The long-stalled plan for condos on the former Panama Hattie’s restaurant site has new life under an expansion proposed by developer Dan Catalfumo.
While ownership still rests with a company headed by Nicholas Mastroianni II, the developer of Harbourside in Jupiter, Catalfumo has taken control. He submitted an application Oct. 4 to add 2 acres and 26 condos, bringing the total number of condominiums to 96.
A deal to sell the property to Catalfumo is expected to close at the end of October, an executive with Mastroianni’s company, Allied Capital & Development, told OnGardens.org.
The county granted Mastroianni permission to build 70 condos in 2015 but Catalfumo is adding four properties immediately south of the vacant site at PGA Boulevard and the Intracoastal Waterway bridge to bring the total size to 11 acres.
The popular restaurant, with its outdoor rum bar, fire pits and beachy vibe, closed in September 2014 and was demolished in March 2015. The site, which is in an unincorporated part of the county — not Palm Beach Gardens — has been fenced off and vacant ever since.
Three condo buildings, a marina and a park
Catalfumo is asking to build three eight-story buildings, including two stories of parking underground. Two buildings would have 36 units and one would have 24. The condos would be three- and four-bedroom units, Catalfumo’s application says.
The plan, called PGA Waterfront Residential, includes a previously approved 23-slip marina and a “neighborhood park,” which will include a pavilion with restrooms, a kitchen and a fire pit. It is not clear from the proposal whether the park would be open to all neighbors or just condo owners.
The site would have 202 parking spaces, mostly in garages, with a main entrance off Ellison Wilson Road, just north of the back entrance to The Benjamin School’s Lower/Middle School Campus.
“The proposed multi-family condominium furthers the compatibility of the adjacent residential properties by acting as a buffer between PGA Boulevard, the associated drawbridge and commercial uses beyond,” the application says.
Rather than build three workforce housing units, as required for a development this size, Catalfumo proposes paying $75,000 per unit, or $225,000, to the county, as allowed under county rules.
While the property is not on Palm Beach Gardens’ future potential annexation map, some city council members say they would welcome its annexation. Such an expansion would add to the city’s continually growing tax base.
But until that happens, the decision on what can be built on the site will remain with the Palm Beach County Commission.
City sued over county’s initial approval
Mastroianni paid $16.8 million in 2013 and 2014 to assemble the site and defied community opposition to tear the restaurant down.
After he won county zoning permission to build, Palm Beach Gardens sued over the approval, citing fire-safety issues and legal mistakes. A circuit court judge rejected the city’s arguments, a ruling upheld on appeal.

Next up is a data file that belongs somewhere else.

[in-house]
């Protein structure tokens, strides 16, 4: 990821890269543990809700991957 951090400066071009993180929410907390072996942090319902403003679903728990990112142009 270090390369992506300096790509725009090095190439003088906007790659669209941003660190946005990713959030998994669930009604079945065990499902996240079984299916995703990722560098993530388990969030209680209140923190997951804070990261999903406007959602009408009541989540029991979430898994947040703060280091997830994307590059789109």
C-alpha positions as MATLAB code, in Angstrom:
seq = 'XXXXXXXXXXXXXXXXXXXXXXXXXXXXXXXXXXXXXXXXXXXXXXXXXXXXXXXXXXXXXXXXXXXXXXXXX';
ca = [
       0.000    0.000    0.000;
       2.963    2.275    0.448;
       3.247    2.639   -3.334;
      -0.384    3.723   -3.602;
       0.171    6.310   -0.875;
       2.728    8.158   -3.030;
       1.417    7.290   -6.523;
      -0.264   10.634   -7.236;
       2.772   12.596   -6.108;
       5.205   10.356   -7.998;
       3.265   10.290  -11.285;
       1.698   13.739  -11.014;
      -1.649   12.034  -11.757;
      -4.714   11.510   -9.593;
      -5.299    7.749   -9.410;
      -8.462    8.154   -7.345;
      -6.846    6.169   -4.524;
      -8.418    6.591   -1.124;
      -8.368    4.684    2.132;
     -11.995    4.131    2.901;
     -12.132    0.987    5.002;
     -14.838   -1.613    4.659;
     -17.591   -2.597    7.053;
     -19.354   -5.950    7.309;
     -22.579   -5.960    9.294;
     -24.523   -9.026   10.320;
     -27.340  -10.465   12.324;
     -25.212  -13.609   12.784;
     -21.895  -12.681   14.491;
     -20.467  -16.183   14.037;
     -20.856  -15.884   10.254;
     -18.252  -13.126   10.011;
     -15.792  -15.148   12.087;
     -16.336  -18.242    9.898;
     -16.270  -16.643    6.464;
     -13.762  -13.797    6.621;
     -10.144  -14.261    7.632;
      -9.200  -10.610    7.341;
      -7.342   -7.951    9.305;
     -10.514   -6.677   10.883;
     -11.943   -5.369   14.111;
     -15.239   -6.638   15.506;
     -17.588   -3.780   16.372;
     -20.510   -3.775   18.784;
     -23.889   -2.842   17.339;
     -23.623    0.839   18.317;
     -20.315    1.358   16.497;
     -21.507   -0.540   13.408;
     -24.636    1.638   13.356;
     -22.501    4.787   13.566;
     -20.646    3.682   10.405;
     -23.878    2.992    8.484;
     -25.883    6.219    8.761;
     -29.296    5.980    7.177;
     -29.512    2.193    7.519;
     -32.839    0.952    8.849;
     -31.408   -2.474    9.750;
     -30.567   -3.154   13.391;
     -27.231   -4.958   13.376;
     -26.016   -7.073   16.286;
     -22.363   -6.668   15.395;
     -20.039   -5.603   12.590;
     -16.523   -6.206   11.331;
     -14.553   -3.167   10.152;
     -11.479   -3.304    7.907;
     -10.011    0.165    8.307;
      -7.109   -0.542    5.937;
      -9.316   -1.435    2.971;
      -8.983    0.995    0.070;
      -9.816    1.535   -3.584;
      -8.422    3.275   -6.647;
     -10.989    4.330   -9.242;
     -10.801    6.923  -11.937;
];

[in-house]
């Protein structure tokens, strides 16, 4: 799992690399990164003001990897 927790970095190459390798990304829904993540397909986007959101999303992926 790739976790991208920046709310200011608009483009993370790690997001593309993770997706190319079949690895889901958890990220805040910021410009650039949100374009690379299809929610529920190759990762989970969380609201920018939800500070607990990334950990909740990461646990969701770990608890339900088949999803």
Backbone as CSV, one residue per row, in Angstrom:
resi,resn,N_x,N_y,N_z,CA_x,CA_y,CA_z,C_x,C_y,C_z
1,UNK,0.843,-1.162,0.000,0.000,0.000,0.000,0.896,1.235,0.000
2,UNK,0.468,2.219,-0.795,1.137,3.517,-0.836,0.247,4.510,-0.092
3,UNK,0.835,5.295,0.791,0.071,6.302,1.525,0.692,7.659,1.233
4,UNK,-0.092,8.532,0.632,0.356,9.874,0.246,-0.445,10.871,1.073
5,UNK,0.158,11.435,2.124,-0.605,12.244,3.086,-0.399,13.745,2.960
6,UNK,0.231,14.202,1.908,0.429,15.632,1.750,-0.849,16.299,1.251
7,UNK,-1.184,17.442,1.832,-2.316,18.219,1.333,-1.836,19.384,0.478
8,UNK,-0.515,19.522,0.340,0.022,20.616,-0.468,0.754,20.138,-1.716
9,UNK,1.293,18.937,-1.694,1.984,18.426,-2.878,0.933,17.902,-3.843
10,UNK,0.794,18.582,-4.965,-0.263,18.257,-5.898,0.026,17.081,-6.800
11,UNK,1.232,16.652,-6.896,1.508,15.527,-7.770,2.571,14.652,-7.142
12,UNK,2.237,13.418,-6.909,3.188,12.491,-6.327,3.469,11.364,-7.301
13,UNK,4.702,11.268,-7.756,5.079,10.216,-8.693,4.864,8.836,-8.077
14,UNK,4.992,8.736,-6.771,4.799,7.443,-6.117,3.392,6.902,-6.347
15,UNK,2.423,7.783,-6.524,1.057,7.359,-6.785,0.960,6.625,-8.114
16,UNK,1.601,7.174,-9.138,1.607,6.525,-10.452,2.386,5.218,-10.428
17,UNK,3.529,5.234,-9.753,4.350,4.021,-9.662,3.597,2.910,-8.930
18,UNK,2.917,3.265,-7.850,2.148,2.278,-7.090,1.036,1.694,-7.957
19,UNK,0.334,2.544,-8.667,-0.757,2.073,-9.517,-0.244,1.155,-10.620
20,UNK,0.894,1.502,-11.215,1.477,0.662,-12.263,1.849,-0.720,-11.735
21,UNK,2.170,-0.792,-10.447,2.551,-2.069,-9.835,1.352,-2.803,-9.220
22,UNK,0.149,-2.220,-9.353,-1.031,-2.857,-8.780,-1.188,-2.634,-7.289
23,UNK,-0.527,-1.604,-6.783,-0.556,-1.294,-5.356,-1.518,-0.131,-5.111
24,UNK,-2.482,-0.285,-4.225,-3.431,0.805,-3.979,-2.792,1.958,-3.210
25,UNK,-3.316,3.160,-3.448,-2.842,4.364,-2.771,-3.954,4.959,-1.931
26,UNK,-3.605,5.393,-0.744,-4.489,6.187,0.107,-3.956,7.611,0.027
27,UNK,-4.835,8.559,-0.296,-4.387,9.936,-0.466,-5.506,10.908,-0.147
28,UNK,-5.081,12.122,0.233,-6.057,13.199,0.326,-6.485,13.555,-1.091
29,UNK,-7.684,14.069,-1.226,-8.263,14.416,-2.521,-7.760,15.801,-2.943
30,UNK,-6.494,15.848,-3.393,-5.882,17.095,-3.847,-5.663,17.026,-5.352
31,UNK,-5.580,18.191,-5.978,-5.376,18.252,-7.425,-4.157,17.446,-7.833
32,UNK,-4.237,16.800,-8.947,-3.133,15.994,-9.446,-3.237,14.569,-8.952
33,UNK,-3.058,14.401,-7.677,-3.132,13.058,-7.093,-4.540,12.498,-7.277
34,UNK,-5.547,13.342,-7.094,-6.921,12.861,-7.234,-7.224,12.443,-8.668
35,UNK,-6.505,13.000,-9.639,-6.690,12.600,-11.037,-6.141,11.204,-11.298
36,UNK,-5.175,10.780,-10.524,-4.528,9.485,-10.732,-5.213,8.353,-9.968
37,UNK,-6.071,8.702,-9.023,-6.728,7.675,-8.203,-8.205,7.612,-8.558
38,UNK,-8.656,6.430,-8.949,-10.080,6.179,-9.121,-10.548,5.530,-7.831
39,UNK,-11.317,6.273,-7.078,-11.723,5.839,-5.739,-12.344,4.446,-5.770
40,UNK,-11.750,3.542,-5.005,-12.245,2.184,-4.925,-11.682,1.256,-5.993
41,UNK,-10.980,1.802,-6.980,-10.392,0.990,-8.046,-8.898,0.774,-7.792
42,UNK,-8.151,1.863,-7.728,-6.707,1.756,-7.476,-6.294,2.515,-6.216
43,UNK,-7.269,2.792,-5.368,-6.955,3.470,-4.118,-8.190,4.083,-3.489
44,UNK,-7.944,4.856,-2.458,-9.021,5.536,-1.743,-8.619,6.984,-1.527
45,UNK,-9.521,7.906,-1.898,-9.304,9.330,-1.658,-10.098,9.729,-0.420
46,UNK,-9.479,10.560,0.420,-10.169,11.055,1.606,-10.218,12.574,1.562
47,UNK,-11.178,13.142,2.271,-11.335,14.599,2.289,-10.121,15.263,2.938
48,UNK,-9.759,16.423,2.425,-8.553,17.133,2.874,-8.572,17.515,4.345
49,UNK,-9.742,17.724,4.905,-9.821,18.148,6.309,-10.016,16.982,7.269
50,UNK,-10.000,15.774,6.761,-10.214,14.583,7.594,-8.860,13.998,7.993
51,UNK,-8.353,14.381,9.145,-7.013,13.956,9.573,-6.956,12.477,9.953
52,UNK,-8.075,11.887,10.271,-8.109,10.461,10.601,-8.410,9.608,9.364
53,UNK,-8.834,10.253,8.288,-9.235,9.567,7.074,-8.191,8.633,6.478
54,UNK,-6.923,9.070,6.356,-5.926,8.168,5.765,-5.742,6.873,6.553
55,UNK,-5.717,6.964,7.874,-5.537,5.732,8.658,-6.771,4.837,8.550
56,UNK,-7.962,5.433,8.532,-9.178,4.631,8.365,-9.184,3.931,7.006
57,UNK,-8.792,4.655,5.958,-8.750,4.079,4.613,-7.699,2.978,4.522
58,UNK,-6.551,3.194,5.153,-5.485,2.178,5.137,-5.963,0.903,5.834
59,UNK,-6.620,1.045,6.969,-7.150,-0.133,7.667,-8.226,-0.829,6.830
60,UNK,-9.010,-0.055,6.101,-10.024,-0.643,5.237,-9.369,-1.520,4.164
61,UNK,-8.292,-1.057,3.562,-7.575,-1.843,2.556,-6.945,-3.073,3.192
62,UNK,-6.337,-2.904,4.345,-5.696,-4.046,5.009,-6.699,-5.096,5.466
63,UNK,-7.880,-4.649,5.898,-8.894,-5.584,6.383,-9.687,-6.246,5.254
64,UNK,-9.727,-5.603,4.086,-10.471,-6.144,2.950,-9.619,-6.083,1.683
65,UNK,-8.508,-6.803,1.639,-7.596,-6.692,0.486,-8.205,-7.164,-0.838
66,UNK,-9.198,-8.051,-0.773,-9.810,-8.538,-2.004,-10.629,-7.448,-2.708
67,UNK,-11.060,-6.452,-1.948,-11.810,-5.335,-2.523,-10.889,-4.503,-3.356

Mastroianni relied on the federal EB-5 program to build Harbourside in Jupiter. The program allowed foreign investors putting up $500,000 or more to get a green card to live in the United States. But investors sued, saying while they got their green cards they had not gotten an acceptable return on their investment.
While those suits made their way through the courts, the Panama Hattie’s site remained empty.
Since 2016, Mastroianni’s ownership group, PGA Partners 100, won a succession of one-year reprieves on repaying $13.8 million in debt to Synovus Bank. The latest extension in county records lasted until July 2021.
Who is Dan Catalfumo?
In the 1990s and early 2000s, Catalfumo grew into one of the most active and powerful developers in Palm Beach County. In the massive 1999 selloff of land by the MacArthur Foundation, he took control of all four corners of the most prominent intersection in Palm Beach Gardens.
He sold or developed those properties that became Downtown Palm Beach Gardens just west of the Gardens Mall, Legacy Place on the opposite side of the street and the PGA Design Center, which he is now reworking as PGA Station. After the 2008 economic downturn, he lost the corner where Florida Power & Light is erecting a six-story office building.
Catalfumo, who could not be reached for comment, plunged back into the local development scene in 2019 by spending $17 million to buy properties in the former Design Center. He pitched PGA Station, featuring a 200,000-square-foot office building and 396-unit apartment building on the property southwest of PGA Boulevard and Alternate A1A. The plan leaves space for a train station if commuter service ever comes to the Florida East Coast Railway tracks.
City staff this week issued its recommendation for approval of PGA Station, except for one waiver that would have allowed signs on a parking garage, and placed it on the Oct. 12 Planning, Zoning and Appeals Board agenda. The board will make a recommendation to the city council, which will consider PGA Station most likely at its November meeting.
© 2021 Joel Engelhardt. All rights reserved.